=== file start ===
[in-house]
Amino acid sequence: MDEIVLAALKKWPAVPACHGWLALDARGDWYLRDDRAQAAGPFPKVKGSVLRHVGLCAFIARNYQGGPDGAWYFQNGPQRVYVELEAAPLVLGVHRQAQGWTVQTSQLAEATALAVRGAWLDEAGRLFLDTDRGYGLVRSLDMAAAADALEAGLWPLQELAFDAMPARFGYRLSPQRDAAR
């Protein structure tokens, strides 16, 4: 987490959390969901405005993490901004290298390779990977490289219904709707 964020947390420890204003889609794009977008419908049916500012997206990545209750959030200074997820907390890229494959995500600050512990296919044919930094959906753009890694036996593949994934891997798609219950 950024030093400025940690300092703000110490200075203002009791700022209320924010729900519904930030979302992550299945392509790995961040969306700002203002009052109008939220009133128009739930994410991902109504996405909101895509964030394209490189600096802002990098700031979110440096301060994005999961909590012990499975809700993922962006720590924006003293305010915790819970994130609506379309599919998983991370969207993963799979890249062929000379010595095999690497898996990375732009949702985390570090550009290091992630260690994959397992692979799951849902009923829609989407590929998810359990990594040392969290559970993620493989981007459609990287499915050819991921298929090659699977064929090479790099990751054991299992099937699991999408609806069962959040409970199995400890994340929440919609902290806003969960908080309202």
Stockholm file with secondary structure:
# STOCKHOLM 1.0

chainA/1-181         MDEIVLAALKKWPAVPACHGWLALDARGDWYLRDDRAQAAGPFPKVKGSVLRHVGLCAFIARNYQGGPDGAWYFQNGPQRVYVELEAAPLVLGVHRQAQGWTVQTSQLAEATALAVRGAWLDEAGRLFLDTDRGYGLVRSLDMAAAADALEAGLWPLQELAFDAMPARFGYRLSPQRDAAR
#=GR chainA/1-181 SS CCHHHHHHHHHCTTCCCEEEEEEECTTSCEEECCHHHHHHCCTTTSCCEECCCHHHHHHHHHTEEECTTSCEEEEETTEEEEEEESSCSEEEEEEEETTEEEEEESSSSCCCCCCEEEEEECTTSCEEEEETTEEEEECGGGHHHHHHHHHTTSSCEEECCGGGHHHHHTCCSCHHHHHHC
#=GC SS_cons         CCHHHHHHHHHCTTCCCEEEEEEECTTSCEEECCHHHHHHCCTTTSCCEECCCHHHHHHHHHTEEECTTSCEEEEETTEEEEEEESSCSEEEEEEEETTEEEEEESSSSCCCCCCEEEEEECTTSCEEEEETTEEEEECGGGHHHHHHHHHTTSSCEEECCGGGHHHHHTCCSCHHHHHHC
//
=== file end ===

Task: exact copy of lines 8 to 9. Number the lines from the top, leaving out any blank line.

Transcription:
#=GC SS_cons         CCHHHHHHHHHCTTCCCEEEEEEECTTSCEEECCHHHHHHCCTTTSCCEECCCHHHHHHHHHTEEECTTSCEEEEETTEEEEEEESSCSEEEEEEEETTEEEEEESSSSCCCCCCEEEEEECTTSCEEEEETTEEEEECGGGHHHHHHHHHTTSSCEEECCGGGHHHHHTCCSCHHHHHHC
//